Seed World

What the 2008 Economic Crisis Taught Me


Mark is a farm boy from Treherne, Man., and went to the University of Manitoba where he obtained his bachelor’s and master’s degrees in business. He’s served as Nexeed president for 11 years, during which time he’s marvelled at the pace of technological change in seed processing equipment.

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2008 is a year I’ll never forget and not only because it was the year our second child was born. It was, of course, the year of the global financial crisis. It was an emotional event for me, because 2008 just happened to be the year I left the banking industry to start a career in seed processing equipment.

Watching the financial collapse was hard — it was the beginning of a challenging time for some of my friends in the banking world. Things went from being all right to no fun at all for a couple of years. It was a big change for them.

Moving into seed processing equipment was a big change for me. At the time, I was fully immersed in learning our industry and getting to know our customers and figuring out how to do this job.

Our company grew. The market for seed processing equipment like colour sorters only continued to grow. There’s a certain amount of insulation between ag and other industry sectors, but what affects one industry affects them all. What led to the 2008 financial crisis was a Wild West mentality that put profit over people. Canada had the benefit of regulations that, thankfully, insulated us from the worst of the banking collapse.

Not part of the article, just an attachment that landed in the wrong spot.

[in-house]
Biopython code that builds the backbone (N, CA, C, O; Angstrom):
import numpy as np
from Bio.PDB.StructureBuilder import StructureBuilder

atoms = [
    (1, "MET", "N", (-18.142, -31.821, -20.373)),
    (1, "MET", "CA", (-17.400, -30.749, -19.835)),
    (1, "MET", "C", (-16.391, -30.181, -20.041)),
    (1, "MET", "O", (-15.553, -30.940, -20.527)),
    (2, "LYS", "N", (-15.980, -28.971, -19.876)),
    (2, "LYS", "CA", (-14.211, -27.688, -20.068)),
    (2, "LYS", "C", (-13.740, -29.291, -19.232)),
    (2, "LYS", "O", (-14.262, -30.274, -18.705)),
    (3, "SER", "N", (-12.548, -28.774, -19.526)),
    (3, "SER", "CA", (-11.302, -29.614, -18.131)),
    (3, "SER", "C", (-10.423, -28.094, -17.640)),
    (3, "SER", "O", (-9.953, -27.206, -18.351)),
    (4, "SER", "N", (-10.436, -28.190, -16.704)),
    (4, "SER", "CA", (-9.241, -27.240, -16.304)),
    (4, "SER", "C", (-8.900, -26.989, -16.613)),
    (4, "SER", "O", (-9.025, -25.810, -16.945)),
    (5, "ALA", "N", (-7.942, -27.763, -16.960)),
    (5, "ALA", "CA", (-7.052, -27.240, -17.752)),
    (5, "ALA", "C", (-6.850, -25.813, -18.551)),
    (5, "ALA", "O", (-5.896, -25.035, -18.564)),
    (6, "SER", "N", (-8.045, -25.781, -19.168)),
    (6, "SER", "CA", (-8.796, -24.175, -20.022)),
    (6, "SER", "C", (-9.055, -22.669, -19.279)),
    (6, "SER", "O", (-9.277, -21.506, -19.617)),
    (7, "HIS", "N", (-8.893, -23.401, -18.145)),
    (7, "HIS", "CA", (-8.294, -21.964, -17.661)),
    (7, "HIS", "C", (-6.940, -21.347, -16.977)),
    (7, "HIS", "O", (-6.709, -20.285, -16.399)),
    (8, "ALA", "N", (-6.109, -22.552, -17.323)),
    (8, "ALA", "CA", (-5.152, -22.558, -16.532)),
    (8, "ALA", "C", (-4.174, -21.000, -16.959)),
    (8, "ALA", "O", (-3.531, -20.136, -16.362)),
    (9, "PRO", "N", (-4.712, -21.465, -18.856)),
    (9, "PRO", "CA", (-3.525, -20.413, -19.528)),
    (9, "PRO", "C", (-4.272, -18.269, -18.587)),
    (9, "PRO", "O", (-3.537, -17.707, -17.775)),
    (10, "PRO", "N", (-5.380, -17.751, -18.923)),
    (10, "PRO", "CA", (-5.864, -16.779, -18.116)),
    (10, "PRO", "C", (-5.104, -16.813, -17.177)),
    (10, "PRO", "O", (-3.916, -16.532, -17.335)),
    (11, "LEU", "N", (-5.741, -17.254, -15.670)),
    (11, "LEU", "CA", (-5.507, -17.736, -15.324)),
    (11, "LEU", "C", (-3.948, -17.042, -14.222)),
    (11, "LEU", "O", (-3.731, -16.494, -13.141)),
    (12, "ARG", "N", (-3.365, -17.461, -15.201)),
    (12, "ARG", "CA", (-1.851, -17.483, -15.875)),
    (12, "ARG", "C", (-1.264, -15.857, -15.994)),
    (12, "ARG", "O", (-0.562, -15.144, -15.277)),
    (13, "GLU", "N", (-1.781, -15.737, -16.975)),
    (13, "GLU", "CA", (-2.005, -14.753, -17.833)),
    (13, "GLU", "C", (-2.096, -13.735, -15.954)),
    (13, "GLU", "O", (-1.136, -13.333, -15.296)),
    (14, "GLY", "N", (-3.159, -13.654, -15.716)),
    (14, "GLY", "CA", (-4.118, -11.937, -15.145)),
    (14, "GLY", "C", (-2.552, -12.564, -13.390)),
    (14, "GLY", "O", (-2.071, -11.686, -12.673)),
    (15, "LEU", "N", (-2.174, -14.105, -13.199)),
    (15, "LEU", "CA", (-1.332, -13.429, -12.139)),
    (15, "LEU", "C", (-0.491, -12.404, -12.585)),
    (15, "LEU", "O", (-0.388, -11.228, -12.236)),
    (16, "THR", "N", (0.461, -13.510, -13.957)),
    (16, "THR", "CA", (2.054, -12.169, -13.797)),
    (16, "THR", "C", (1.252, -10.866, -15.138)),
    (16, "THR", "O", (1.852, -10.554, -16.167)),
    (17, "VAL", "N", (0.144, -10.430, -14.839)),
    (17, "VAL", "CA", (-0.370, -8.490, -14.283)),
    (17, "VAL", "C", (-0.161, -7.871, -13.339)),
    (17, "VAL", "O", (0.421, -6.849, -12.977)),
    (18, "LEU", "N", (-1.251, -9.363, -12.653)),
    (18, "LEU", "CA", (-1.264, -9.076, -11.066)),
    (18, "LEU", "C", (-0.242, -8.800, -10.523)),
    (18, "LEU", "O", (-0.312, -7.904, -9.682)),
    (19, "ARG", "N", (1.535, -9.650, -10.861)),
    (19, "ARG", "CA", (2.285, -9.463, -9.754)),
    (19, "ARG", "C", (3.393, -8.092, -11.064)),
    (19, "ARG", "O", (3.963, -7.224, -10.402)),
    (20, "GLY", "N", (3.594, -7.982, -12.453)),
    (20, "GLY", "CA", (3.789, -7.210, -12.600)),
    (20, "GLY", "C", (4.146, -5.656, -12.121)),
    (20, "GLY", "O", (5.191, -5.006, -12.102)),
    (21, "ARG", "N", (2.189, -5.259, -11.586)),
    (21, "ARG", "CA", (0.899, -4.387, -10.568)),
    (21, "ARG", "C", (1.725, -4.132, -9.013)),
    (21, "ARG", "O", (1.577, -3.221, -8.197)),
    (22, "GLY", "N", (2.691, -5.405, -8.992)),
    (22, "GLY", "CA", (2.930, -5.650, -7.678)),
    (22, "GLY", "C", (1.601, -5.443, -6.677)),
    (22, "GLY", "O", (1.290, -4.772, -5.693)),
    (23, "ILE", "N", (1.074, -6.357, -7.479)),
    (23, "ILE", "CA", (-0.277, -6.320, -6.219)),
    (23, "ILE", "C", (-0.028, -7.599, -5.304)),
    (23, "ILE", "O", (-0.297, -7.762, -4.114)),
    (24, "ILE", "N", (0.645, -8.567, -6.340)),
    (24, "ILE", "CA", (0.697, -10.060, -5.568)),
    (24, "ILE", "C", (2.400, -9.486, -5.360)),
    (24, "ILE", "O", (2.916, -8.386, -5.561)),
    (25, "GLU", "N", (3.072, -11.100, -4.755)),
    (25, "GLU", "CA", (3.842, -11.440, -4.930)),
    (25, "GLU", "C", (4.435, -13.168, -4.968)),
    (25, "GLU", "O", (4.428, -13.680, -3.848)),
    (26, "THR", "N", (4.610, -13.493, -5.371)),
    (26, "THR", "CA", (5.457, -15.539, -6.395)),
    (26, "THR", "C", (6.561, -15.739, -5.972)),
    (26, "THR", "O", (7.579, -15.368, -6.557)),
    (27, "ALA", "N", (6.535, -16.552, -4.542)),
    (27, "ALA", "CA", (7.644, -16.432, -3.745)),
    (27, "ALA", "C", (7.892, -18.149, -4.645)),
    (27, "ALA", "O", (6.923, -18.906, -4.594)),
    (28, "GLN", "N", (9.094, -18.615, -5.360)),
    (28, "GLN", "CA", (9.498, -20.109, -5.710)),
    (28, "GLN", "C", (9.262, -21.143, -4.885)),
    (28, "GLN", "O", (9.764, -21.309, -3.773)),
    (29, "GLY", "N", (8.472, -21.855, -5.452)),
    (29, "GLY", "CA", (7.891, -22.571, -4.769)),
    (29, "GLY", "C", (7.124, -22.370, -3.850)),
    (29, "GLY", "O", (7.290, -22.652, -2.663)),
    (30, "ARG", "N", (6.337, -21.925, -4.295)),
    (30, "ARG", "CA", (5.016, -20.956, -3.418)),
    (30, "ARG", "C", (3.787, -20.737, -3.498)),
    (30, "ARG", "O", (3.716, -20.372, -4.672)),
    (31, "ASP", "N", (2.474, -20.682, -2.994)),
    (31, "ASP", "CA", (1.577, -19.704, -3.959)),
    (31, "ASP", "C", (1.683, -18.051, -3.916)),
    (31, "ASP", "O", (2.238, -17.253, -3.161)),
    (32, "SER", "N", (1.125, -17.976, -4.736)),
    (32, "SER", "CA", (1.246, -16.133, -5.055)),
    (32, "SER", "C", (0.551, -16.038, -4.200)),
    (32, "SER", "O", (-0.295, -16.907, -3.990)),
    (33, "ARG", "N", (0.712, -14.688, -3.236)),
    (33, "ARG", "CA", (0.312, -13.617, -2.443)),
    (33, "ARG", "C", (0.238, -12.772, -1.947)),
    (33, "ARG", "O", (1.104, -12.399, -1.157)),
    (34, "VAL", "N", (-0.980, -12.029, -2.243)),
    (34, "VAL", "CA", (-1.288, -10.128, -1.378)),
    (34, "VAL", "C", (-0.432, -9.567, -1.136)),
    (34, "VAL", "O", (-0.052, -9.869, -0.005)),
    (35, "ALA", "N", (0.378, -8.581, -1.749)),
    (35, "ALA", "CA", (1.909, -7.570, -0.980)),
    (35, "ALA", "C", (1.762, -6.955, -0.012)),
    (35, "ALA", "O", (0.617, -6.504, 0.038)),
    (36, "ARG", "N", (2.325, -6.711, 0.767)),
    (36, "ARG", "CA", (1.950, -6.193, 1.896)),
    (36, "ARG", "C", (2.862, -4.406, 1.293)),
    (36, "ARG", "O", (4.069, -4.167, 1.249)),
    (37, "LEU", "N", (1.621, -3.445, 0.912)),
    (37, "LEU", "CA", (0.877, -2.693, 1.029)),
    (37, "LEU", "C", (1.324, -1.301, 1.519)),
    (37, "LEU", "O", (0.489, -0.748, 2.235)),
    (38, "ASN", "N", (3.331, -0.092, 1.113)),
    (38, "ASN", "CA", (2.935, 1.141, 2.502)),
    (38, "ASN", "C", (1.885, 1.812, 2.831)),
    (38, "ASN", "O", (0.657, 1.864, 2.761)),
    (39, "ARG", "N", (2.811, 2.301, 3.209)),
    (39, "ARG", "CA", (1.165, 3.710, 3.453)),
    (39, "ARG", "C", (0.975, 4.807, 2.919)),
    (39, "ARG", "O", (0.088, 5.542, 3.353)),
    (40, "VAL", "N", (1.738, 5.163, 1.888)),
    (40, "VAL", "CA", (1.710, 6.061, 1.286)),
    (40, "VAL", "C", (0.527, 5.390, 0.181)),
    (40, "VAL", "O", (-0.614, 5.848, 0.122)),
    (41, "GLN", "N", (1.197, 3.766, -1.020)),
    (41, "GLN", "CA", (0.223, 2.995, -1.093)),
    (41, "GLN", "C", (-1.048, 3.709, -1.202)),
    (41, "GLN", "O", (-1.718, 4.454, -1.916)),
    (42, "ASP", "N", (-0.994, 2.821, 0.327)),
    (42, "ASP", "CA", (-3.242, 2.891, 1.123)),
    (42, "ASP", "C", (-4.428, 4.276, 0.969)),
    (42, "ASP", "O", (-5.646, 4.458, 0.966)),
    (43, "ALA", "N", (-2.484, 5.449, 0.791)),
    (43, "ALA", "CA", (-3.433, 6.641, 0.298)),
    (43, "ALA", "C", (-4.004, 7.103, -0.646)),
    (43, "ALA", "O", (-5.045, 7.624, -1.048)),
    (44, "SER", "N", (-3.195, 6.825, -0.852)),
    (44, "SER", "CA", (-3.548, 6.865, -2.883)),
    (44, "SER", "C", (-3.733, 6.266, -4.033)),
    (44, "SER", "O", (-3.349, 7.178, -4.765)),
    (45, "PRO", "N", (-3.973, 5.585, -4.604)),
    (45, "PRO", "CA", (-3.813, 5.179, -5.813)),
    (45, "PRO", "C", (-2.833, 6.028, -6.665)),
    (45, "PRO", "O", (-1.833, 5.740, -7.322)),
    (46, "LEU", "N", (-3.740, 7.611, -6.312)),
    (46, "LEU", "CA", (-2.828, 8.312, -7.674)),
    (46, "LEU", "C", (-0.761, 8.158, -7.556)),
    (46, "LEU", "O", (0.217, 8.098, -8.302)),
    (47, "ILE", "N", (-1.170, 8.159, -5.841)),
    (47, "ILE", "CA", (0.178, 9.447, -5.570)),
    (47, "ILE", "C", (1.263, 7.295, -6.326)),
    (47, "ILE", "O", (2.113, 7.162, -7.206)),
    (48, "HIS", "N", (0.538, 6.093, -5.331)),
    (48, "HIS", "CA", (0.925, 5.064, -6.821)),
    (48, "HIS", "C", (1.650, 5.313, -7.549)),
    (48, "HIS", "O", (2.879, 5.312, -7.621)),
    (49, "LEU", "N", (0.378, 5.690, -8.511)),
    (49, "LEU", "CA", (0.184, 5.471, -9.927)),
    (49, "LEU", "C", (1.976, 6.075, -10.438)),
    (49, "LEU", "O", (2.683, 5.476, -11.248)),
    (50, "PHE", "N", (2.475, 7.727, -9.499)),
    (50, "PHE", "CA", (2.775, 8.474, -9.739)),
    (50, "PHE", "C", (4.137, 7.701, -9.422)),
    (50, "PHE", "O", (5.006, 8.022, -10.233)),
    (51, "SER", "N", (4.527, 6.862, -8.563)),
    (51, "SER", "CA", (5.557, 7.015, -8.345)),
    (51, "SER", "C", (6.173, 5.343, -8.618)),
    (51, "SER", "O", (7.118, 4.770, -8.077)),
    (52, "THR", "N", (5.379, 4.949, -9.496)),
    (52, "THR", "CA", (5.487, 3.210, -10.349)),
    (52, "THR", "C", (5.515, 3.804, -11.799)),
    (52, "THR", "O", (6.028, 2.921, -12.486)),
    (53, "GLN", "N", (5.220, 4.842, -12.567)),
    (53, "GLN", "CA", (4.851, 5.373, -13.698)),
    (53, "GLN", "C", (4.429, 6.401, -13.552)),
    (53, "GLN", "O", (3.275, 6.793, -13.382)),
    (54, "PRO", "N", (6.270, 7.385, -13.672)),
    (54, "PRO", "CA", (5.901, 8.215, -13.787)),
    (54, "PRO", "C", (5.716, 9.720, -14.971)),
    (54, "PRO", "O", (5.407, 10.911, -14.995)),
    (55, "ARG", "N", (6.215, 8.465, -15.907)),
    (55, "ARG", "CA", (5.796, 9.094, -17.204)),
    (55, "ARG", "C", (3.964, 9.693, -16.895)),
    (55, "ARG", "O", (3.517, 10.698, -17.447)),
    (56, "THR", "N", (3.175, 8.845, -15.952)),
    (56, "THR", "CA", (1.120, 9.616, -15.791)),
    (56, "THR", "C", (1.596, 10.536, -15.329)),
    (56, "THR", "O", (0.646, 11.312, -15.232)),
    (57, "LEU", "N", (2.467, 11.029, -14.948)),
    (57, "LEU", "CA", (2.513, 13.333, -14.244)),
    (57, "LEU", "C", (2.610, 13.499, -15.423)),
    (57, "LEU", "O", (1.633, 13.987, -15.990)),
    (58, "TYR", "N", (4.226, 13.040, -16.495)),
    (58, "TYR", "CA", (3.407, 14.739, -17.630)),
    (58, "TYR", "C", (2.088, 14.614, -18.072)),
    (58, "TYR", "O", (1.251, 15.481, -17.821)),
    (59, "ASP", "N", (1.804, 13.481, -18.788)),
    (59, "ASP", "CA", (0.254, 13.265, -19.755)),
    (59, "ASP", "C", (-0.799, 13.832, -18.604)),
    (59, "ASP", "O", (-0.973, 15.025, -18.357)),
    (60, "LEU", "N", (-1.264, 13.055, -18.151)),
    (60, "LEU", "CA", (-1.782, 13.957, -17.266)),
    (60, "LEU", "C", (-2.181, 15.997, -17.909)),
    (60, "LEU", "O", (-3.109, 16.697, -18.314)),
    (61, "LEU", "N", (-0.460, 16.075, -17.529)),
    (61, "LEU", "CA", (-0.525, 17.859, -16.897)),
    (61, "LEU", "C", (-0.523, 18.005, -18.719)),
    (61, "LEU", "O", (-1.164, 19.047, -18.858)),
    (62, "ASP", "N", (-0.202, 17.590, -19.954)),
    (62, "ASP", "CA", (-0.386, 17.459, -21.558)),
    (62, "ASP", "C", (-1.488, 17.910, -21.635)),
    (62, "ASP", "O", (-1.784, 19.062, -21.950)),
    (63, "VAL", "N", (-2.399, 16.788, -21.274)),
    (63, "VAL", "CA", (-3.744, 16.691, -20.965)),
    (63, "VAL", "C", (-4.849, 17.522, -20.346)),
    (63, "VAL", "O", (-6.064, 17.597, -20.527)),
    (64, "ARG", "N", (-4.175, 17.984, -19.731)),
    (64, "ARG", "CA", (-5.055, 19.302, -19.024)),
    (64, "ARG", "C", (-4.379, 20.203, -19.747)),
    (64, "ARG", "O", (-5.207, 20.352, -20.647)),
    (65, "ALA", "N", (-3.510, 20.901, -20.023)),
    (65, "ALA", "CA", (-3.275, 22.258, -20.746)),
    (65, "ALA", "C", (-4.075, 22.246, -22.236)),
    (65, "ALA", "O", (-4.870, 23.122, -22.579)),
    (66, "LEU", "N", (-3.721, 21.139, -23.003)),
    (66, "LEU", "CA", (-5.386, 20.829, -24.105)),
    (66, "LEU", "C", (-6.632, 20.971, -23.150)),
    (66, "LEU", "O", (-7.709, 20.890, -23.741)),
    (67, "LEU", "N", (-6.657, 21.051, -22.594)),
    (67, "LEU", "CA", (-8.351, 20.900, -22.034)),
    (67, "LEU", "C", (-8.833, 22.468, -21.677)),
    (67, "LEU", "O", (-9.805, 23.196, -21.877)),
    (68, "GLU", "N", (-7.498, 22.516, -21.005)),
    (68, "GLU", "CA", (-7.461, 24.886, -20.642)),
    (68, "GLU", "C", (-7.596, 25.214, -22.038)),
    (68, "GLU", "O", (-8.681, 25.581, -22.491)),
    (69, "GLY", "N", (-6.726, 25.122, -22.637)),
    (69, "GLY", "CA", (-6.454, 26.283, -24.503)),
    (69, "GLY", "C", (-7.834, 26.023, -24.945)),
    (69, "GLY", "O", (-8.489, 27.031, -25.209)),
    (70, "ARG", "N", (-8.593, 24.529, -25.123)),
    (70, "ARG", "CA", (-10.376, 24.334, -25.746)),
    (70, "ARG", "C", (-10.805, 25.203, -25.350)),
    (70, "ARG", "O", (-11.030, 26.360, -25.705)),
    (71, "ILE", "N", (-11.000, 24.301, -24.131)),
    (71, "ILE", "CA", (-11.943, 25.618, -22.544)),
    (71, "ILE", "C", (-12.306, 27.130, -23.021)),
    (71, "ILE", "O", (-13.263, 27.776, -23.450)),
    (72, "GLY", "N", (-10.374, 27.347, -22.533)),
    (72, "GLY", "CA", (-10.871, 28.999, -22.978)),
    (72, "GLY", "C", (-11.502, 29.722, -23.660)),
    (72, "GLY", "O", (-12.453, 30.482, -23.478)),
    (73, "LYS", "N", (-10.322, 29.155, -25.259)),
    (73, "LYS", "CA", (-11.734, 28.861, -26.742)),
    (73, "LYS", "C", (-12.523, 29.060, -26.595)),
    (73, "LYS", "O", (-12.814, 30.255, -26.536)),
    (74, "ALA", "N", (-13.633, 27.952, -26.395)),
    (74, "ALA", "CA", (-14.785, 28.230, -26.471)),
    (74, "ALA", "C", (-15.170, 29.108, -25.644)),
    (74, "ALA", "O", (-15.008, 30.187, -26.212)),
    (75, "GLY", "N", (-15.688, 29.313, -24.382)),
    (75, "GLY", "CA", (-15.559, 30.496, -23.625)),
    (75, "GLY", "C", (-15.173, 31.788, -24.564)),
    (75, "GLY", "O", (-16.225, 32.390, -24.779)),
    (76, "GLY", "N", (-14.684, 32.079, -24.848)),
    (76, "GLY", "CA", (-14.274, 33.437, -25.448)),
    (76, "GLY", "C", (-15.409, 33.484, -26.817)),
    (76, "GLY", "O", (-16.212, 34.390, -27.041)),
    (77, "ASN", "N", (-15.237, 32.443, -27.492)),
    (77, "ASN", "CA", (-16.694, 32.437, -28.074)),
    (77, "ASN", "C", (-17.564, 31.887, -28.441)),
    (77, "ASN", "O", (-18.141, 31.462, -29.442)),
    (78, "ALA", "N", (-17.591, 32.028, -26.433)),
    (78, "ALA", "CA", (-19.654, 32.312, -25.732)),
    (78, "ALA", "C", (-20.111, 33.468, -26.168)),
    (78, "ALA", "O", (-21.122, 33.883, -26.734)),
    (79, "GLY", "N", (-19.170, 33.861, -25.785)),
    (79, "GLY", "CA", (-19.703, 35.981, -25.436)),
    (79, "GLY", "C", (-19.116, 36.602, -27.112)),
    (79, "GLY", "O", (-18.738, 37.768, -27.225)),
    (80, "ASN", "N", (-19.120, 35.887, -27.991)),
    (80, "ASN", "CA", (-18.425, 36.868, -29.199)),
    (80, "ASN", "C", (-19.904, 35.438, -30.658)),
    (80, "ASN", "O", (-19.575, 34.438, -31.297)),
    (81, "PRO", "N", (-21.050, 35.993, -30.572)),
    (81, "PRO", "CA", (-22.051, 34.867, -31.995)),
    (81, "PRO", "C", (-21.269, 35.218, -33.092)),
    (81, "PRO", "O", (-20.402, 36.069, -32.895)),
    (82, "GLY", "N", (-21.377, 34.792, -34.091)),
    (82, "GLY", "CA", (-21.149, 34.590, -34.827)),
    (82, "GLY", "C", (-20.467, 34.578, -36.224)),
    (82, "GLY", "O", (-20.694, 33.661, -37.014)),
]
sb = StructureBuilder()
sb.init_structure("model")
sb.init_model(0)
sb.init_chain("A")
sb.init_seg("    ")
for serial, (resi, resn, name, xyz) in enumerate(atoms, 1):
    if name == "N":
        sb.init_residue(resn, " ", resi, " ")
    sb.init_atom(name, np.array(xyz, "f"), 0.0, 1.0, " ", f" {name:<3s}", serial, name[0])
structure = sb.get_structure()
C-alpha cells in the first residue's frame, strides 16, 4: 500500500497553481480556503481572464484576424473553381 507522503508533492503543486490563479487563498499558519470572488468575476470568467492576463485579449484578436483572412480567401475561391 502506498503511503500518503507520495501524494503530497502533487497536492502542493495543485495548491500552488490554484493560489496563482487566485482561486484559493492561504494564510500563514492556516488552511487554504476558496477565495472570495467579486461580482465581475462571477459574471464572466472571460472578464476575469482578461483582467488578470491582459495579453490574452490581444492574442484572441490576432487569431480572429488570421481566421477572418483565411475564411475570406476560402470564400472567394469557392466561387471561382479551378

Having 11 years of experience in seed processing equipment, I’ve learned the best course of action for us as a company is the one that makes things right for the customer — even if it’s not the “best” thing for us in the short term. Even if we have to incur a cost now to help the customer, that cost is lower than the damage to our reputation that accumulates over time if you don’t make a serious effort to do the right thing. It is not just about being a “good guy” — it drives opportunities for the future.

People who recognize that they depend on others for their success generally don’t make “looking out for number one” their philosophy. It’s why American banks like Bear Stearns went down and none of Canada’s banks did — remembering that you depend on others for your success changes the way you do business.

The business I’m in is one where people who buy things from you will only do so if they trust you. That trust is almost impossible to gain unless they know you’re going to look out for them and don’t just put yourself first.